Dot and the Kangaroo
by Ethel C. Pedley (1860 - 1898)
. . . the story continues . . .
Two men were walking near a cottage in the winter sun-light of the early morning. There came to the door a young woman, who looked pale and tired. She carried a bowl of milk to a little calf, and on her way back to the cottage she paused, and shading her eyes, that were red with weeping, lingered awhile, looking far and near. Then, with a sigh, she returned indoors and worked restlessly at her household duties.
"It breaks my heart to see my wife do that," said the taller man, who carried a gun. "All day long she comes out and looks for the child. One knows, now, that the poor little one can never come back to us," and as the big man spoke there was a queer choking in his voice.
The younger man did not speak, but he patted his friend's shoulder in a kindly manner, which showed that he too was very sorry.
"Even you have lost heart, Jack," said the big bushman, "but we will find her yet; the wife shall have that comfort."
"You'll never do it now," said the young fellow with a mournful shake of the head. "There is not an inch of ground that so young a child could reach that we have not searched. The mystery is, what could have become of her?"
"That's what beats me," said the tall man, who was Dot's father. "I think of it all day and all night. There is the track of the dear little mite as clear as possible for five miles, as far as the dry creek. The trackers say she rested her poor weary legs by sitting under the blackbutt tree. At that point she vanishes completely. The blacks say there isn't a trace of man, or beast, beyond that place excepting the trail of a big Kangaroo. As you say, it's a mystery!"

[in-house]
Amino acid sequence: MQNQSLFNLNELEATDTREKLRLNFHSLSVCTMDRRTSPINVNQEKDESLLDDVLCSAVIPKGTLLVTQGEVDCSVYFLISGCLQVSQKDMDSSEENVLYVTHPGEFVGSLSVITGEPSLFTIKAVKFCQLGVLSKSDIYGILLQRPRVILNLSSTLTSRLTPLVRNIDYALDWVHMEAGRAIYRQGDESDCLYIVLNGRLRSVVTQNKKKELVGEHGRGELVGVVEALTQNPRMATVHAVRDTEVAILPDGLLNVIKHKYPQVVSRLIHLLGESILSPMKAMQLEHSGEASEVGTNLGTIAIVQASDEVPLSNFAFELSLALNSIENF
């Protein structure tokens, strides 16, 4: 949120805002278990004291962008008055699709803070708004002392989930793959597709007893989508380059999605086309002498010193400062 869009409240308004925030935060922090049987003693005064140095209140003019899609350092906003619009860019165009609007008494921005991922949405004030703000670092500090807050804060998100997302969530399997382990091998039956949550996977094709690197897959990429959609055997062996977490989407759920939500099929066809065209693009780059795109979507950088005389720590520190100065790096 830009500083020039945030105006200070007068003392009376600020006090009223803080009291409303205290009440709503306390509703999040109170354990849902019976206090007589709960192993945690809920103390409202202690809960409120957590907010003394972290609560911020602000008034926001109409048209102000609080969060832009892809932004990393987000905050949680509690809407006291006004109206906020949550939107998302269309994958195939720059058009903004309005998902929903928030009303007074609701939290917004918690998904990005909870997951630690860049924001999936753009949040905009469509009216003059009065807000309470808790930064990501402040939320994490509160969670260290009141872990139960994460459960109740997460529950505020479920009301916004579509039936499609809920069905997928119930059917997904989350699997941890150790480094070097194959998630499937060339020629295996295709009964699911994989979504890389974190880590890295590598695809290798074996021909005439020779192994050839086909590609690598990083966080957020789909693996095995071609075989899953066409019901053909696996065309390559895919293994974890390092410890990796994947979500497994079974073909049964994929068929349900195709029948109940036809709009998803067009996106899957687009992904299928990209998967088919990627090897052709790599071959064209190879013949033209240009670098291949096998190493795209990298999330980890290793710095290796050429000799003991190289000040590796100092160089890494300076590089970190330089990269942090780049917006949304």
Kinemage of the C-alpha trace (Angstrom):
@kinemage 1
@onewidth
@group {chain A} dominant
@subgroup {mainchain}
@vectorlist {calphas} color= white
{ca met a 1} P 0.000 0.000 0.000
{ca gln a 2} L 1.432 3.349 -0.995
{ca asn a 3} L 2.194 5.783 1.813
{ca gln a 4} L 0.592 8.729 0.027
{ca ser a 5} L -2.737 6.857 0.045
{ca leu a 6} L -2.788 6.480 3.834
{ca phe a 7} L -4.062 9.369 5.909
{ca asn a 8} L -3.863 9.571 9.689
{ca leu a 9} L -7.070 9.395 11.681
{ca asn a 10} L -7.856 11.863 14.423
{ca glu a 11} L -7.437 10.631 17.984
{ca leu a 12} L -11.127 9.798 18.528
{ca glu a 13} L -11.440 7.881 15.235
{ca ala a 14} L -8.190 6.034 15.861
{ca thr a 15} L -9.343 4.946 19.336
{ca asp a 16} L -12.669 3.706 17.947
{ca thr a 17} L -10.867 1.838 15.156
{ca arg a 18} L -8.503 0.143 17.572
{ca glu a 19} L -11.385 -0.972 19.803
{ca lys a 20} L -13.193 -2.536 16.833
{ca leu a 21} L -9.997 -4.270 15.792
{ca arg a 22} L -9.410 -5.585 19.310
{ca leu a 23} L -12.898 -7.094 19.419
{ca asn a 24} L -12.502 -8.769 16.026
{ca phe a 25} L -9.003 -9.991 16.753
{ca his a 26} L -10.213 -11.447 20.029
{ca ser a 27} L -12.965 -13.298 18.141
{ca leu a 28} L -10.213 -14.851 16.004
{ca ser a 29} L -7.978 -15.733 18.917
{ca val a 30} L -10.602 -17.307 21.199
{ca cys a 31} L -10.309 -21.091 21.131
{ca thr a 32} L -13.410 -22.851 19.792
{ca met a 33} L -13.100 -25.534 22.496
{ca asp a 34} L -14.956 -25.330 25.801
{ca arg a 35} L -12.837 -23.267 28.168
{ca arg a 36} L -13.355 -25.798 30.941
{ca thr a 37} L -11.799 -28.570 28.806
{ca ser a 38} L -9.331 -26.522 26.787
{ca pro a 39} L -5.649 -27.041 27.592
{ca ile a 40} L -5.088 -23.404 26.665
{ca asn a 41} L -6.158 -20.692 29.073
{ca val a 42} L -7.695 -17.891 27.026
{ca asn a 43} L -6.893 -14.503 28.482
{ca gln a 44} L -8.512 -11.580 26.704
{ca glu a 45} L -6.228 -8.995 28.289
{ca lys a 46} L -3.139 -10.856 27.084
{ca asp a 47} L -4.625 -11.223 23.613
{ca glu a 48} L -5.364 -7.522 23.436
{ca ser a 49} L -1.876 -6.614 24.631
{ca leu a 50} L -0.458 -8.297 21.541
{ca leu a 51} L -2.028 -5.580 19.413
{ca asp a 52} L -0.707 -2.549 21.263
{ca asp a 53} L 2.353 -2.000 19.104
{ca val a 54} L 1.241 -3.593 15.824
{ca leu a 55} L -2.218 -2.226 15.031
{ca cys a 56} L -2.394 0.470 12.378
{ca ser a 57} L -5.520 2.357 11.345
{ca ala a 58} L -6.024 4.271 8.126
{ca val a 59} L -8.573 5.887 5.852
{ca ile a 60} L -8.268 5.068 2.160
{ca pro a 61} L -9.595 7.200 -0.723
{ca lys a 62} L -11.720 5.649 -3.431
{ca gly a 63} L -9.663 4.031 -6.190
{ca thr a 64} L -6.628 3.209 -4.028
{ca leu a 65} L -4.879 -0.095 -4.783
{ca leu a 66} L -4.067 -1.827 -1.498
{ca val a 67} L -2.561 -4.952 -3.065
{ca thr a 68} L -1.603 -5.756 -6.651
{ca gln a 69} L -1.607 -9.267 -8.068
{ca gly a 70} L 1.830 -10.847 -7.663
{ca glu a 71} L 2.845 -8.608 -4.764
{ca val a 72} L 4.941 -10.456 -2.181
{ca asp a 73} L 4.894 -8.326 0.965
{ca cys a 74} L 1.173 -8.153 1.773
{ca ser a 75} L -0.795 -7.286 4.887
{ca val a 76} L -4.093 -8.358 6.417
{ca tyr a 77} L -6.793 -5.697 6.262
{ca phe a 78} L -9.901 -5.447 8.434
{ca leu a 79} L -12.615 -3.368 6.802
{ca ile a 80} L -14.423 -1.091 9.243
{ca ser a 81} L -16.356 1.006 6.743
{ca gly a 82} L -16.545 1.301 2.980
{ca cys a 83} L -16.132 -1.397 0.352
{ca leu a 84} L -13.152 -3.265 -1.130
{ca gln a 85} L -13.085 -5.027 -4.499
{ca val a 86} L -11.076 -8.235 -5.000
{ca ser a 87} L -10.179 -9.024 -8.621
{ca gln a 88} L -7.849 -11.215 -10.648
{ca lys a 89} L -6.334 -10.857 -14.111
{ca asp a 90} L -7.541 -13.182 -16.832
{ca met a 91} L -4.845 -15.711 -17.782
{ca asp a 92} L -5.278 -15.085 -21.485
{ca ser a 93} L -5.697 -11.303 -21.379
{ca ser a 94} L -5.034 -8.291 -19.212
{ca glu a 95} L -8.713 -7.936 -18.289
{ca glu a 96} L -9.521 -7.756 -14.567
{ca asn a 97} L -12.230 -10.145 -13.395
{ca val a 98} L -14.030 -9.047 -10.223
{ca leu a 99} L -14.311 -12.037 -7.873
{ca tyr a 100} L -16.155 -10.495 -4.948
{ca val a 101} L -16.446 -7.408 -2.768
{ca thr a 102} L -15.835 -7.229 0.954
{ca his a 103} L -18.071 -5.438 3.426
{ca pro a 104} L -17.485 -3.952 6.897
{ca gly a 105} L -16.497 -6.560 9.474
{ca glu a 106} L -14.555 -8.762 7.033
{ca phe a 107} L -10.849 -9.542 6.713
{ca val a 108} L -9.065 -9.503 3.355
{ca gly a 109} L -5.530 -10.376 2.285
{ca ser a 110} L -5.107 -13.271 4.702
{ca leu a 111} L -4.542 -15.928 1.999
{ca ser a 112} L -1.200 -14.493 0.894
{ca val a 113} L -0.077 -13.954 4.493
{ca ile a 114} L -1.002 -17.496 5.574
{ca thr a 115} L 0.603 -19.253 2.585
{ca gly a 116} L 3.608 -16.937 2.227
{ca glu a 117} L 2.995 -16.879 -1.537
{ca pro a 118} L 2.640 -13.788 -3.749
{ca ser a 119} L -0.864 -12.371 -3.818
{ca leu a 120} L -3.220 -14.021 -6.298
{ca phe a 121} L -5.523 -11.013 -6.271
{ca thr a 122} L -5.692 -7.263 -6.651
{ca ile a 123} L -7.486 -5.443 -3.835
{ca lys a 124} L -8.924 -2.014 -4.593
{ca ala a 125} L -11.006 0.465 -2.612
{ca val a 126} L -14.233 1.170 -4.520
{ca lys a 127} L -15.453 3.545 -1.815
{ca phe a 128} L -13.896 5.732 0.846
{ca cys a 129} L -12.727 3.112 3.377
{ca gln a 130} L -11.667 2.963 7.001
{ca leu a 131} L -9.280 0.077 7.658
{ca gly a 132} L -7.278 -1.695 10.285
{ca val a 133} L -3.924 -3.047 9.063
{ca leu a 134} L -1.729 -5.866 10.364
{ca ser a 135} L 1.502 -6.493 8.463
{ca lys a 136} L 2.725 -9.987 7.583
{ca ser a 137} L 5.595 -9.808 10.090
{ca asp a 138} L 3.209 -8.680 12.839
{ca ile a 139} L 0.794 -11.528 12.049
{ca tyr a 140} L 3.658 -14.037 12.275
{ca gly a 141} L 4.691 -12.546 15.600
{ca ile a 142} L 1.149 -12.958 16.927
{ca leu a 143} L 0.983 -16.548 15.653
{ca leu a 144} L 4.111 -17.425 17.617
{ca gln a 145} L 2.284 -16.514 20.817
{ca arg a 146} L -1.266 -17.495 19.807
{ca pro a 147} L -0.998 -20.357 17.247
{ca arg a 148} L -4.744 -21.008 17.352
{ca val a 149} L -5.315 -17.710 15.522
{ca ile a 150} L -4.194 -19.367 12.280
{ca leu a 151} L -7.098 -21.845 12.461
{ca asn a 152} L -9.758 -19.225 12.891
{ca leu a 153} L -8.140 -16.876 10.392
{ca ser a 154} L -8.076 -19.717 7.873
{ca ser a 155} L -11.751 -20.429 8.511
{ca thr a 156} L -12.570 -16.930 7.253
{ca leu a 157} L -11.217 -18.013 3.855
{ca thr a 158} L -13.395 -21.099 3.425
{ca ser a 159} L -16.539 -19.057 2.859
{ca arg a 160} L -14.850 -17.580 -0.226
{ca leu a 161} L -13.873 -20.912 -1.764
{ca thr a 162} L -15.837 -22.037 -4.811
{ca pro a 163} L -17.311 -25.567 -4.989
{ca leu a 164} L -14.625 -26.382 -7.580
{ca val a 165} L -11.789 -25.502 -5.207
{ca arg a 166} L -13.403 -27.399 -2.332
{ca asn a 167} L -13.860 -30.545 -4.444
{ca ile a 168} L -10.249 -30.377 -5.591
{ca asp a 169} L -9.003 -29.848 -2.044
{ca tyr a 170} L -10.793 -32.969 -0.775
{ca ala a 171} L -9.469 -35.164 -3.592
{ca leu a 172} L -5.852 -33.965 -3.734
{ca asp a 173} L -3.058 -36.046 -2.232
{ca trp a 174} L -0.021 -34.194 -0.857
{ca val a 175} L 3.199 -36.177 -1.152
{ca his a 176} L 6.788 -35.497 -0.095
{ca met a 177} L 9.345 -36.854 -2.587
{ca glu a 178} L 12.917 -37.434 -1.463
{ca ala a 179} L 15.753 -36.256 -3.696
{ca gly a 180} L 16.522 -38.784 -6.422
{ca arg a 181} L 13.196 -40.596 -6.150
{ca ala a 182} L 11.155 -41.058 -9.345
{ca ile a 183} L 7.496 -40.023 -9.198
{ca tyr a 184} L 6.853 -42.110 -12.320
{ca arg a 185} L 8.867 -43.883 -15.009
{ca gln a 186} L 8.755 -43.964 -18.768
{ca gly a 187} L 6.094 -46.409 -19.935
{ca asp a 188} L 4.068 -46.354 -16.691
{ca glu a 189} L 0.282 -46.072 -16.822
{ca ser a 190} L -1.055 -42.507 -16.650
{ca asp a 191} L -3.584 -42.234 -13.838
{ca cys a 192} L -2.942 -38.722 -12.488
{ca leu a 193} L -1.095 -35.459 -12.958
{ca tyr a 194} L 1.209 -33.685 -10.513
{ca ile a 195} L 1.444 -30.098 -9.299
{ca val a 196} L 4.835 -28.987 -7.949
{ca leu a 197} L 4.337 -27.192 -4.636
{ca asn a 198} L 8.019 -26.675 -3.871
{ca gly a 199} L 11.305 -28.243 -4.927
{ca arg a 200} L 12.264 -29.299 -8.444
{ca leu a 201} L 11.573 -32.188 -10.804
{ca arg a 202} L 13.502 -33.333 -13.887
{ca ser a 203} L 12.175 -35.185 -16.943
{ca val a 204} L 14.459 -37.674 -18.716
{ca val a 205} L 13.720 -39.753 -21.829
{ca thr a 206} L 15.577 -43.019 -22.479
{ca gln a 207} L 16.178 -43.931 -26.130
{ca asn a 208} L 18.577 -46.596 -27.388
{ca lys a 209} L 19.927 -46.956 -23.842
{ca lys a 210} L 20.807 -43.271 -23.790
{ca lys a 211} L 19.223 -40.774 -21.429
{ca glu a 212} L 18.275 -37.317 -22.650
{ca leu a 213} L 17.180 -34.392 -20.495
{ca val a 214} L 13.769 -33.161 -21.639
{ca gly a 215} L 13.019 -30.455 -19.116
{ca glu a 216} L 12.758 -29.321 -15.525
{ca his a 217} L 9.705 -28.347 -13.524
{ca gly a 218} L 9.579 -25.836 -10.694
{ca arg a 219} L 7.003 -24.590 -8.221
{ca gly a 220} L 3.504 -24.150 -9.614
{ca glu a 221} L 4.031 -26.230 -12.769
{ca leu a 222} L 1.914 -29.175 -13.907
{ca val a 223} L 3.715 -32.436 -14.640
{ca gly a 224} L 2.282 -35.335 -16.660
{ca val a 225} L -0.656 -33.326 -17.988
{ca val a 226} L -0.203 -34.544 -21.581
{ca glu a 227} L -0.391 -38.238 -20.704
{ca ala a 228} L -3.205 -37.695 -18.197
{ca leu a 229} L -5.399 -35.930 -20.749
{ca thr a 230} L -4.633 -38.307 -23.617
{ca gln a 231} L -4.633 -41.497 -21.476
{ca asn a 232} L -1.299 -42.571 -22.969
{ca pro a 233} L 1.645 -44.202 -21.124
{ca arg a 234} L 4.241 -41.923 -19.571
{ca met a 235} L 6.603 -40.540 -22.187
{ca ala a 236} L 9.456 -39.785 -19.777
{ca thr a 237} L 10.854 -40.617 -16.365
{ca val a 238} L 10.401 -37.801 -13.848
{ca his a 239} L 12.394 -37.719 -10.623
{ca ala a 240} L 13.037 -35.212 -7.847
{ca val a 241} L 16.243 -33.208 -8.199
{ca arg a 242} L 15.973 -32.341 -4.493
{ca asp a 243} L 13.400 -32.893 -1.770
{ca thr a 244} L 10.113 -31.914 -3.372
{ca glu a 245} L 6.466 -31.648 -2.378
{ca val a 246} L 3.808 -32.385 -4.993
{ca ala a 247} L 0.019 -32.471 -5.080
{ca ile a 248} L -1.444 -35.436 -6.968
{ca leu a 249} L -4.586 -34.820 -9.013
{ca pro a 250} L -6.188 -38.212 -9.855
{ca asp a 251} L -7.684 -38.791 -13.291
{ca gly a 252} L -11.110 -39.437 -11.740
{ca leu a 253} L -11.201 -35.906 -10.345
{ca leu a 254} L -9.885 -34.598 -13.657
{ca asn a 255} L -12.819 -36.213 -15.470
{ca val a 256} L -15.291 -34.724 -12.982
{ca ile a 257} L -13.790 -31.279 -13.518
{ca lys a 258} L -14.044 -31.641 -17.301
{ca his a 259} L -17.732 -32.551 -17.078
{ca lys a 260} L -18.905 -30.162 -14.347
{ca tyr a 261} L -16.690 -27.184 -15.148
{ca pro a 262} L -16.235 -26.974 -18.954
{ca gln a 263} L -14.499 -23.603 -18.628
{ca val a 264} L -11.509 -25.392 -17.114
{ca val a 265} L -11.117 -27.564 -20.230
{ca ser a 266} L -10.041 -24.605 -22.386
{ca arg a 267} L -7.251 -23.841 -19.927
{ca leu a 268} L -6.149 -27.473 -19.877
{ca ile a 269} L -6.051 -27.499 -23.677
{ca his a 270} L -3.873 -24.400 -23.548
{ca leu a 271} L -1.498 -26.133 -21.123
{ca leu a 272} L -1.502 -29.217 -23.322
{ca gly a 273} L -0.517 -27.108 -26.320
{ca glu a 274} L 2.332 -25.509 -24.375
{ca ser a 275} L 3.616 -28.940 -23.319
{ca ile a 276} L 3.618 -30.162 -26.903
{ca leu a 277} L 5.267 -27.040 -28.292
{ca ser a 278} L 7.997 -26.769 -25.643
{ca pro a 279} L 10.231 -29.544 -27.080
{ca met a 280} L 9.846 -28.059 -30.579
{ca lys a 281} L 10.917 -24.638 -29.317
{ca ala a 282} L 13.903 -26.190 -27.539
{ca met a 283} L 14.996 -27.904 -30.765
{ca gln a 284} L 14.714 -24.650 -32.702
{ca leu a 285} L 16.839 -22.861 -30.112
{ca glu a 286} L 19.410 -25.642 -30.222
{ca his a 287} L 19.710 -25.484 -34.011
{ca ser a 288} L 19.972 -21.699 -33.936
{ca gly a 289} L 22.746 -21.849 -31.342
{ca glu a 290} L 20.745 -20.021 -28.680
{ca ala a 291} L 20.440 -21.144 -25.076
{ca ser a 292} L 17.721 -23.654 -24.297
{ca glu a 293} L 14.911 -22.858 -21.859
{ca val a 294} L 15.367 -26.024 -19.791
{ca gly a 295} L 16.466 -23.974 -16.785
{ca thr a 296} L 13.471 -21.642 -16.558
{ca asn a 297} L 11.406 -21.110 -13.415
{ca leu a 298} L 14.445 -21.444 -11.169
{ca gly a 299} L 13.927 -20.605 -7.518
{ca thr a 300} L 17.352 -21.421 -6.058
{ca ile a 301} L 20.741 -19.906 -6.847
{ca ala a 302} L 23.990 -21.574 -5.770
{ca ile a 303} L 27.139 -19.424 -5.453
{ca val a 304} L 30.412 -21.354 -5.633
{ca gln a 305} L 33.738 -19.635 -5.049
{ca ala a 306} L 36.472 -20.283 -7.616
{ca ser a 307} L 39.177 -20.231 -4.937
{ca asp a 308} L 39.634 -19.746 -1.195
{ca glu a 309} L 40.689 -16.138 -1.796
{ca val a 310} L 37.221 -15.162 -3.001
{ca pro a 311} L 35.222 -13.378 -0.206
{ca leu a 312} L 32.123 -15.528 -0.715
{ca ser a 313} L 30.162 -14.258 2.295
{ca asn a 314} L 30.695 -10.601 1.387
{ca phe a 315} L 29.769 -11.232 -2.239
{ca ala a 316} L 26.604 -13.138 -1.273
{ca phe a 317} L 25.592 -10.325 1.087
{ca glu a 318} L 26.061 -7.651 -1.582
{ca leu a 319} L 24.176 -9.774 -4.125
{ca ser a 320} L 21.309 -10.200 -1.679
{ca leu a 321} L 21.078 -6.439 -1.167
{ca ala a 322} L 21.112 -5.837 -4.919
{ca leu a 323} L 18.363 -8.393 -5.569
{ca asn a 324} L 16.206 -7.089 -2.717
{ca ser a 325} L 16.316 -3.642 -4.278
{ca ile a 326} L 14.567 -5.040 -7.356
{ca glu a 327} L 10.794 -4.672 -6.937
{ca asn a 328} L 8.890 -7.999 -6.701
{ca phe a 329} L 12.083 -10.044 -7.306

As the men walked towards the bush, close to the place where Dot had run after the hare the day she was lost, neither of them noticed the fuss and scolding made by a Willy Wagtail; although the little bird seemed likely to die of excitement.
Willy Wagtail was really saying, "Dot and her Kangaroo are coming this way. Whatever you do, don't shoot them with that gun."
Presently the young man, Jack, noticed the little bird. "What friendly little chaps those wagtails are," he said, "and see how tame and fearless this one is. Upon my word, he nearly flew in your face that time!"
Dot's father did not notice the remark, for he had stopped suddenly, and was peering into the bush whilst he quietly shifted his gun into position, ready to raise it and fire.
"By Jove!" he said, "I saw the head of a Kangaroo a moment ago behind that iron-bark. Fancy it's coming so near the house. Next time it shows, I'll get a shot at it."
Both men waited for the moment when the Kangaroo should be seen again.